Radiant Photo addresses dynamic range well with their instantaneous edit. However, it also allows you to refine it easily and to your liking. Let’s have a look.
What is Radiant Photo?
Radiant Photo states that it was created by photographers for photographers. It’s an easy-to-use editor that runs as stand-alone as well as a plugin. When you open an image, Radiant Photo analyzes each image and suggests edits that it feels is best for each photo. Rather than applying presets, it attempts to bring out color, detail and light in each photo.
Dynamic range in photos
One of the issues that photographers face is capturing scenes with a wide dynamic range and making it look like how we see it. Sunsets certainly are among the most dynamic, with a bright sky but a landscape that is often in shadow. Although Radiant Photo will employ a basic edit to address this, they also give you some more tools so you can refine the dynamic range easily and to your personal tastes.
I opened a photo of Trona Pinnacles during sunset in Radiant Photo. You can see the original on the left. Radiant Photo automatically addressed the dynamic range while boosting the shadows.
In the Tone Panel, you can adjust the balance more to your personal tastes if you wish. The basic edit already used Super Contrast, which can stop a photo from looking flat. But we can go further in refining the photo if we wish.
Light Diffusion softens the harsh shadows and overly bright areas of the image. Essentially, what this is doing is softening the light in the image. “Spreading out” the light seems to help this image. Softening the light with Light Diffusion can also be particularly helpful with portraits.
Depth, when used with Definition, can improve the richness of the shadows. You can also see how it’s improved the richness of the sky as well. This seems to add clarity to the overall image. The interesting part here is how you can set it to “stun,” setting it to 100, without it looking “crunchy” or “harsh.”
White Point is for refining the brightest areas of the image. Here, I’ve also set this to 100. Like the Depth Control, what is interesting about this is how it is set to its maximum strength, and it still looks natural.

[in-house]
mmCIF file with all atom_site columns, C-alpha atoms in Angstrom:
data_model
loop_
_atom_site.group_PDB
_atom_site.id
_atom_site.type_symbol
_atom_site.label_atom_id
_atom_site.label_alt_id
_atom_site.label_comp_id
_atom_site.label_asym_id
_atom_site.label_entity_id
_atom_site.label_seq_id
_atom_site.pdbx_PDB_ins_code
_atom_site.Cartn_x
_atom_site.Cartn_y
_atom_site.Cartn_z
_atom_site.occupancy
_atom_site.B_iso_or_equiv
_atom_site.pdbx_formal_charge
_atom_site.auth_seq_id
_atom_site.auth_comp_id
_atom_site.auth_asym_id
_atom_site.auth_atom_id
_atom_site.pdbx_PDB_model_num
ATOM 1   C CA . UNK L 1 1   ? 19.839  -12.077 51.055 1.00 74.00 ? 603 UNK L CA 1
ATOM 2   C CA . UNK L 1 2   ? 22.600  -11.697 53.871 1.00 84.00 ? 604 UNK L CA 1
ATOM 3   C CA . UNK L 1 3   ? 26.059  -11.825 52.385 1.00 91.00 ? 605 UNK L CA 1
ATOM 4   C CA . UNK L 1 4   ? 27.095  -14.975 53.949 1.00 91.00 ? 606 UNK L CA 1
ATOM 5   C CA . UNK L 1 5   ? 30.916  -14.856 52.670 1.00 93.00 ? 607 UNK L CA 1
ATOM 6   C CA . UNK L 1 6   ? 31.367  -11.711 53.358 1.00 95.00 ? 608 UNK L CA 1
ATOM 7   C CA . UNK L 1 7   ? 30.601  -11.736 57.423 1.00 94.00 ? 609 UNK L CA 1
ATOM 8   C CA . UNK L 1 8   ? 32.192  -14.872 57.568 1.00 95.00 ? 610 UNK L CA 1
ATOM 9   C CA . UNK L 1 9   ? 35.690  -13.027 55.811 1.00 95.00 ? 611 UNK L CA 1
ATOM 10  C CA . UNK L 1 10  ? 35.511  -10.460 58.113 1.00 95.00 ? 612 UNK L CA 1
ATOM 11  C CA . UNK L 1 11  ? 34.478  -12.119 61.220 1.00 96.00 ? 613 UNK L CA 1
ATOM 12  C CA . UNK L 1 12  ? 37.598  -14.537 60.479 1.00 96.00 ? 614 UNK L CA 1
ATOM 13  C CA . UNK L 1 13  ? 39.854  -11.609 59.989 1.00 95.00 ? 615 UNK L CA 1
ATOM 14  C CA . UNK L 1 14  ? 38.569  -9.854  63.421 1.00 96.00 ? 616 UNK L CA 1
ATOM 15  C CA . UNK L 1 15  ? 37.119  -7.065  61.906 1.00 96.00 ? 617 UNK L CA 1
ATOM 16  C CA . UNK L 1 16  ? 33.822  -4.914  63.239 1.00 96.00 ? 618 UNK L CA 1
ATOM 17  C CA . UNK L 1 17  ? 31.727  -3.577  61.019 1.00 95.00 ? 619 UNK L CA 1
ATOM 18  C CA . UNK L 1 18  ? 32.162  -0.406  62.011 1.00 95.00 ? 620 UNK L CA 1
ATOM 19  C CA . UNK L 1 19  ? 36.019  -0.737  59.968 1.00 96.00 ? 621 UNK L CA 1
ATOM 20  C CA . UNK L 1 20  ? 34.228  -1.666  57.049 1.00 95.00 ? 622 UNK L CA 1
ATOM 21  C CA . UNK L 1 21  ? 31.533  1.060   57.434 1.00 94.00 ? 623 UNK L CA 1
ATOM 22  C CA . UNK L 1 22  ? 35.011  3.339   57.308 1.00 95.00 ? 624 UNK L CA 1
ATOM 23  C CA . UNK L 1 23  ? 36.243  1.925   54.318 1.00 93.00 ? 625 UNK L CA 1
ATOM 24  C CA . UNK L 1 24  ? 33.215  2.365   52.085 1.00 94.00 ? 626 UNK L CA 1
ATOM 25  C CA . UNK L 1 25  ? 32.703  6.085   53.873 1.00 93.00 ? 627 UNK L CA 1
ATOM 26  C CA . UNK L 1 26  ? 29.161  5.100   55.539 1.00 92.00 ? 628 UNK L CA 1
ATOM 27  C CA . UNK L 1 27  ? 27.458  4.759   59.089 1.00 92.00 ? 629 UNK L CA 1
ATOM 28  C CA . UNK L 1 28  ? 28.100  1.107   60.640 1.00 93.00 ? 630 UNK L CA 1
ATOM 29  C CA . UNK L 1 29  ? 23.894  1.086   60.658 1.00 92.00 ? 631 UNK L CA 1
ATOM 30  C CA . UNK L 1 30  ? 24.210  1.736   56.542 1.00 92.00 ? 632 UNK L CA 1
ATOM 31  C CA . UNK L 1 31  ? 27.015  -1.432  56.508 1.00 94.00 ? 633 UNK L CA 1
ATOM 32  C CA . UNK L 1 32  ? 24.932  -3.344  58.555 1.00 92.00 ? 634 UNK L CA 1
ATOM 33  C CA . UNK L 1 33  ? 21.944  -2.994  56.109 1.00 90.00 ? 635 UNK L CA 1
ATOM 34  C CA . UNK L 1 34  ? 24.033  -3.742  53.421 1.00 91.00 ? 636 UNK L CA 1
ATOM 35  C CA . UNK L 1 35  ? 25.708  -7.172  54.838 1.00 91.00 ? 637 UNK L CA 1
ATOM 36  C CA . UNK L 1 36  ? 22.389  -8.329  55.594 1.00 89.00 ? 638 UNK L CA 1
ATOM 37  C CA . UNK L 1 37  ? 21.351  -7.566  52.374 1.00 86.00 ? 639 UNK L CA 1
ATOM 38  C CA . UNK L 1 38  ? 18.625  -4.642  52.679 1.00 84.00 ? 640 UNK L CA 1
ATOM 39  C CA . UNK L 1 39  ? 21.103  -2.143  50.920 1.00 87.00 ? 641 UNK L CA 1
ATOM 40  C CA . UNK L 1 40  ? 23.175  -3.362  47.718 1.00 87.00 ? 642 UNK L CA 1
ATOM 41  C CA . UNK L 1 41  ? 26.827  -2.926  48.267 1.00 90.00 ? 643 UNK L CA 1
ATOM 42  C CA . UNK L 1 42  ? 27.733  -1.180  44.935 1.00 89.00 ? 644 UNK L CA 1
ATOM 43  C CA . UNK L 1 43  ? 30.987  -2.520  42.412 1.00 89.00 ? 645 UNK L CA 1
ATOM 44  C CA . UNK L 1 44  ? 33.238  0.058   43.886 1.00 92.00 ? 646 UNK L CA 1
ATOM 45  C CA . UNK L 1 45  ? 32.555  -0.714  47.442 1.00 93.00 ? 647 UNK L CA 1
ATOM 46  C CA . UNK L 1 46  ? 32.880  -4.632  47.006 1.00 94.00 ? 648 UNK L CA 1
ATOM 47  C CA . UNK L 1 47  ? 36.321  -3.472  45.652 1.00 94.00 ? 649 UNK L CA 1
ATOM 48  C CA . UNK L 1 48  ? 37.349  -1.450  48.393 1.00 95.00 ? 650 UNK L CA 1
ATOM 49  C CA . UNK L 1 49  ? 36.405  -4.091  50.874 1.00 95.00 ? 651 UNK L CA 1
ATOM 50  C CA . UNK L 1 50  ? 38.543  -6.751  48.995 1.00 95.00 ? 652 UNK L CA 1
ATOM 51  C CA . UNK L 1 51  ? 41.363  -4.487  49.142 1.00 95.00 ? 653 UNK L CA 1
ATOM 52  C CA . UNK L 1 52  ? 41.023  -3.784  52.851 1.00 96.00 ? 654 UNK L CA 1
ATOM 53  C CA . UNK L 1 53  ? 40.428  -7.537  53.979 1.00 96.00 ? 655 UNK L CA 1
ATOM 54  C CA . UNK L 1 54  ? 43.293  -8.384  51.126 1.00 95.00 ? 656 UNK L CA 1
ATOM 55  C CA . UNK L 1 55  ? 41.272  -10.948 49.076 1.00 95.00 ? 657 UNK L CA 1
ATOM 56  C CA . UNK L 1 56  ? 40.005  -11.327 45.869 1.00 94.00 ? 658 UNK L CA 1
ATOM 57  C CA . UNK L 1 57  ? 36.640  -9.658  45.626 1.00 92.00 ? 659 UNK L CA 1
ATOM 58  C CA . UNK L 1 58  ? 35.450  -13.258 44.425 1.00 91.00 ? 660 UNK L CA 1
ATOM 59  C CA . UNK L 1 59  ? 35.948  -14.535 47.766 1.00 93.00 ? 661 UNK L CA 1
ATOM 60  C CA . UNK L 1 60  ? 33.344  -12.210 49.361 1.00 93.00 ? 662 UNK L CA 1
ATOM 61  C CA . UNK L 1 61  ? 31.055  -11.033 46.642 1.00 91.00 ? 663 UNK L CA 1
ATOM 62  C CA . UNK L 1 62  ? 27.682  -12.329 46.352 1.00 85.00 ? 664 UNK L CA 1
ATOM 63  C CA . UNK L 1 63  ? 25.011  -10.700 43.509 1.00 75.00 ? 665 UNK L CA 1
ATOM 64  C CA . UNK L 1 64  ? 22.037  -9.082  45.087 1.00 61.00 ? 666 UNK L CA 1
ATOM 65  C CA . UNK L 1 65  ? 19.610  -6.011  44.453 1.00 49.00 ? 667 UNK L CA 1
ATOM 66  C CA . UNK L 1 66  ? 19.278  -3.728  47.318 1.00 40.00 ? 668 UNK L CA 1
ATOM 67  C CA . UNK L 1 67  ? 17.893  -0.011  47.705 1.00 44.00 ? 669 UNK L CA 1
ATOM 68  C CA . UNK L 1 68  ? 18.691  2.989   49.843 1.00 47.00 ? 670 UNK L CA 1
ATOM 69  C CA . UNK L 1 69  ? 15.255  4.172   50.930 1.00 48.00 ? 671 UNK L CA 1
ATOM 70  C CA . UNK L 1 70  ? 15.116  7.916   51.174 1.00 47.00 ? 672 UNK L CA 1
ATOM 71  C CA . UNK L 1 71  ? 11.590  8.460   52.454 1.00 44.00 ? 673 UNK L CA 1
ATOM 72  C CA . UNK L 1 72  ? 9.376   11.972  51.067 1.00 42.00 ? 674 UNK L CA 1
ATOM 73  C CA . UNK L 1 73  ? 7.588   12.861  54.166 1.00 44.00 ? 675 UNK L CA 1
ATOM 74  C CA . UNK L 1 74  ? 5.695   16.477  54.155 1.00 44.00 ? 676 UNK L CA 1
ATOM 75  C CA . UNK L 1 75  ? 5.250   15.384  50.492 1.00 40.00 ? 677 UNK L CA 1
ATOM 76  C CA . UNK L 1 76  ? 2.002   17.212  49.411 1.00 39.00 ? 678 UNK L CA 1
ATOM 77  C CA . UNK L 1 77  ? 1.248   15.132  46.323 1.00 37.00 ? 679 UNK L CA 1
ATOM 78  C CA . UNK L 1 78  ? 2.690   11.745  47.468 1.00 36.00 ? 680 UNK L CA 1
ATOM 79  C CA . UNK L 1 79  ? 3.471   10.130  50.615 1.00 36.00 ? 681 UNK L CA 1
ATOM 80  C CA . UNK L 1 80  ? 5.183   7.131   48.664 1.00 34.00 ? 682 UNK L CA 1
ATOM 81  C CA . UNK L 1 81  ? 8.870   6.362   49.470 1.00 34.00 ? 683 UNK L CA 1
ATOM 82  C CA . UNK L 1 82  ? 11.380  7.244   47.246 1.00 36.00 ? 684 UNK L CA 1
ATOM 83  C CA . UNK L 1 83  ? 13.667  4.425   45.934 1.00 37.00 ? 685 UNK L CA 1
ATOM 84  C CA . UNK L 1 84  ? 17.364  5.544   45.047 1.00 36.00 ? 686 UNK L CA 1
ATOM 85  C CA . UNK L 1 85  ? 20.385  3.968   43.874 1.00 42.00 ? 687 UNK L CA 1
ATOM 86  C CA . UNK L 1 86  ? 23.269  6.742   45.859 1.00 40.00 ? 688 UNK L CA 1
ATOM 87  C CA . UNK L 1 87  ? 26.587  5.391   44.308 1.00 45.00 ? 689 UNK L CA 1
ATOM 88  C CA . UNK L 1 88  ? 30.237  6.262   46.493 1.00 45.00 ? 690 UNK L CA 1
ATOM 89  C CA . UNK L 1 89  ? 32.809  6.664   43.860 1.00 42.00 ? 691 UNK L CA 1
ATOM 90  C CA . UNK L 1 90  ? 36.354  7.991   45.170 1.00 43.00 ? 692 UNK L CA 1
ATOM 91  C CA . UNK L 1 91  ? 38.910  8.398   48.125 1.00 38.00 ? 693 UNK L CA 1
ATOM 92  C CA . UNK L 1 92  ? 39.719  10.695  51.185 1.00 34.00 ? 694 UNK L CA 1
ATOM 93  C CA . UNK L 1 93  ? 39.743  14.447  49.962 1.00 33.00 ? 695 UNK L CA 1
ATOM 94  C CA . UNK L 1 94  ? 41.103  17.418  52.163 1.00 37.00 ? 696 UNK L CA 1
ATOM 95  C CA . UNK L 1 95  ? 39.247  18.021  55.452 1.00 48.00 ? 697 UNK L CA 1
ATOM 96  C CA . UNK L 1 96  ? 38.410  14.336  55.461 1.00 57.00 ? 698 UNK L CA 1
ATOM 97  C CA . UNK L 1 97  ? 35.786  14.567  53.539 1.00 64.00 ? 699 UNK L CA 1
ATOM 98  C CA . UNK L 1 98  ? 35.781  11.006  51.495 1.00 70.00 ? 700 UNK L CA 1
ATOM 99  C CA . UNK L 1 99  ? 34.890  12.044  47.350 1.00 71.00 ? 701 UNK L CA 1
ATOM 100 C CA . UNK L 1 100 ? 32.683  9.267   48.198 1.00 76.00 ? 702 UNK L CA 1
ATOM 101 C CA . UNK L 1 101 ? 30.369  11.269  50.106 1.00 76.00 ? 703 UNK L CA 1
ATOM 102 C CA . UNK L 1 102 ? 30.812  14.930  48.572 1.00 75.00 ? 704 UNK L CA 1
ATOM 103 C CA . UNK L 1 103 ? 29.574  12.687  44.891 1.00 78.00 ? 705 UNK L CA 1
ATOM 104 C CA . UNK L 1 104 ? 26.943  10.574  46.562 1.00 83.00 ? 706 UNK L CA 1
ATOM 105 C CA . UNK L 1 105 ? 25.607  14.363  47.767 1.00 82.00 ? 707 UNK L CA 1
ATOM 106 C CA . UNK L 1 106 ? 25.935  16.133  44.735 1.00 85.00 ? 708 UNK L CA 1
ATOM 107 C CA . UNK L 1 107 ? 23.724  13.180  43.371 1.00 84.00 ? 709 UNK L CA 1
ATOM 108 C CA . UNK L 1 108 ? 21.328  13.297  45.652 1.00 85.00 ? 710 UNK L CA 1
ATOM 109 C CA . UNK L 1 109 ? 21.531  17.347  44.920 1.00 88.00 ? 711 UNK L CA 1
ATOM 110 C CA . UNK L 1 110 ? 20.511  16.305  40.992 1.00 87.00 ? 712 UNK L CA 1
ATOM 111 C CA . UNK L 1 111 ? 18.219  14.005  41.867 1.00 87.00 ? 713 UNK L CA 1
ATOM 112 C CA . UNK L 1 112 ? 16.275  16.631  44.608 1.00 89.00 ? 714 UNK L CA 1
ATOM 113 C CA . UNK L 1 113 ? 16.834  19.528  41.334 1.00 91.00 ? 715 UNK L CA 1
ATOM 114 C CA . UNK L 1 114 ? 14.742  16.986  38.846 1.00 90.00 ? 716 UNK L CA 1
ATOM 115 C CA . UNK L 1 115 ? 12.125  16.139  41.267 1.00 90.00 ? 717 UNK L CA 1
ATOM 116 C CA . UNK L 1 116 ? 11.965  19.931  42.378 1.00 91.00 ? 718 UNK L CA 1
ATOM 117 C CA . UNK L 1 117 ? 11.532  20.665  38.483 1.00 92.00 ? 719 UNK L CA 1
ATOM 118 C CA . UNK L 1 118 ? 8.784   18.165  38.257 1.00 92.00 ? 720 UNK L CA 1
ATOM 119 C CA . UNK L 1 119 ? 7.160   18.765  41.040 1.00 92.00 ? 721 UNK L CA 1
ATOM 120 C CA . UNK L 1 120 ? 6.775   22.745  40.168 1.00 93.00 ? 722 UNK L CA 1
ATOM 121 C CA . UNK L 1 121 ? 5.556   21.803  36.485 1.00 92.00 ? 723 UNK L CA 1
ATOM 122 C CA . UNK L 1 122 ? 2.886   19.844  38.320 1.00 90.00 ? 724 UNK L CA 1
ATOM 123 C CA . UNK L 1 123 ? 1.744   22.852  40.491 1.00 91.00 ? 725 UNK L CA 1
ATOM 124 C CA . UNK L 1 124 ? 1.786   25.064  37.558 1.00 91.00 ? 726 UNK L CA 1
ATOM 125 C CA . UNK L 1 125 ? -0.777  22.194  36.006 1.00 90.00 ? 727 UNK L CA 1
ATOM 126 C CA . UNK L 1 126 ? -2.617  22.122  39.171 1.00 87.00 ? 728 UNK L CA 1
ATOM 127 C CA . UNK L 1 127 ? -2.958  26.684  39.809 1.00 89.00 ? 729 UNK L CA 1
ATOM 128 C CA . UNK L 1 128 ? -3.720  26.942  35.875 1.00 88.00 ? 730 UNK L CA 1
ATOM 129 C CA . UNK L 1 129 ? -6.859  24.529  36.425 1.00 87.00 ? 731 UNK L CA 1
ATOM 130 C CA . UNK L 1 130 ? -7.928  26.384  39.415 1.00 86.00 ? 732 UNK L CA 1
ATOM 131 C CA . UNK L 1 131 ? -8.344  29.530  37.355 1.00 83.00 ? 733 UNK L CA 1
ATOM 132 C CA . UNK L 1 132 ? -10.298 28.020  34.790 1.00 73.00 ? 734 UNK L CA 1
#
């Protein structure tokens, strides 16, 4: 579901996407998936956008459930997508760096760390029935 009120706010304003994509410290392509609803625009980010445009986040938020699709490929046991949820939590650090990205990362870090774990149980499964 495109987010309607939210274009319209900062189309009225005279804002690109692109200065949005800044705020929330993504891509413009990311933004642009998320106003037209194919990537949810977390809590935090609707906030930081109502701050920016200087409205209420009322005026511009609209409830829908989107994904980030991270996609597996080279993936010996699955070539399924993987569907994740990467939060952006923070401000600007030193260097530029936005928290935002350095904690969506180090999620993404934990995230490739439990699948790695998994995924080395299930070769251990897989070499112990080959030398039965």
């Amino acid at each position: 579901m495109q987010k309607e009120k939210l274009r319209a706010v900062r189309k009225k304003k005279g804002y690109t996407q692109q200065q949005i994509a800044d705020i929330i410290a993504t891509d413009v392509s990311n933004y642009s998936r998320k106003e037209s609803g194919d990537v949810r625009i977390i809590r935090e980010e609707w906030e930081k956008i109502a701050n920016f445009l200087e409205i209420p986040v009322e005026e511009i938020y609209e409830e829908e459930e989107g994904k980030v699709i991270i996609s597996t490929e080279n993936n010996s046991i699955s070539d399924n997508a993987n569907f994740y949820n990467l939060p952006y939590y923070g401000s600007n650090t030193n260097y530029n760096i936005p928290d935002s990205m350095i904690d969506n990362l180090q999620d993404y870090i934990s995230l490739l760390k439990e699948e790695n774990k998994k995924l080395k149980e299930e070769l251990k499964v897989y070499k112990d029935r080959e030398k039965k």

Part of the reason I am setting this and Depth to maximum is to illustrate how these controls seem to behave differently than many other photo editors in that it always seems to be attempting to create something that is more natural looking and less harsh.
In the Color Grading Menu, they offer even more controls. One of these is the Graduated Filter. This allows you to make adjustments to specific areas of your photos. Here, I’ve targeted the sky and brought the highlights down a little.
Finishing tools: Highlights and Shadows
Similar to most other photo editors, Radiant Photo offers basic final adjustments. This includes exposure, contrast, highlights, and shadows, among others. I’ve adjusted the Highlight Slider as well as the Shadows. This, of course, takes away a little bit of the dynamic range, but it can be quite handy in continuing to refine it. However, the previous adjustments have done a fine job, and in the final photo, I have not kept the highlights and shadows adjustments.
Radiant Photo: Simple adjustments
Radiant Photo makes a lot of good decisions on its own. But it’s not a mind-reader. Therefore, it also offers many tools for adjusting images to your own taste. But it does so in a very simple manner. Most of the adjustments are very simple sliders that you adjust to your own taste. And it makes it more difficult to adjust the parameters too far. That certainly seems to be the case with the various adjustments we’ve used to adjust the sky to look the way it appeared in person.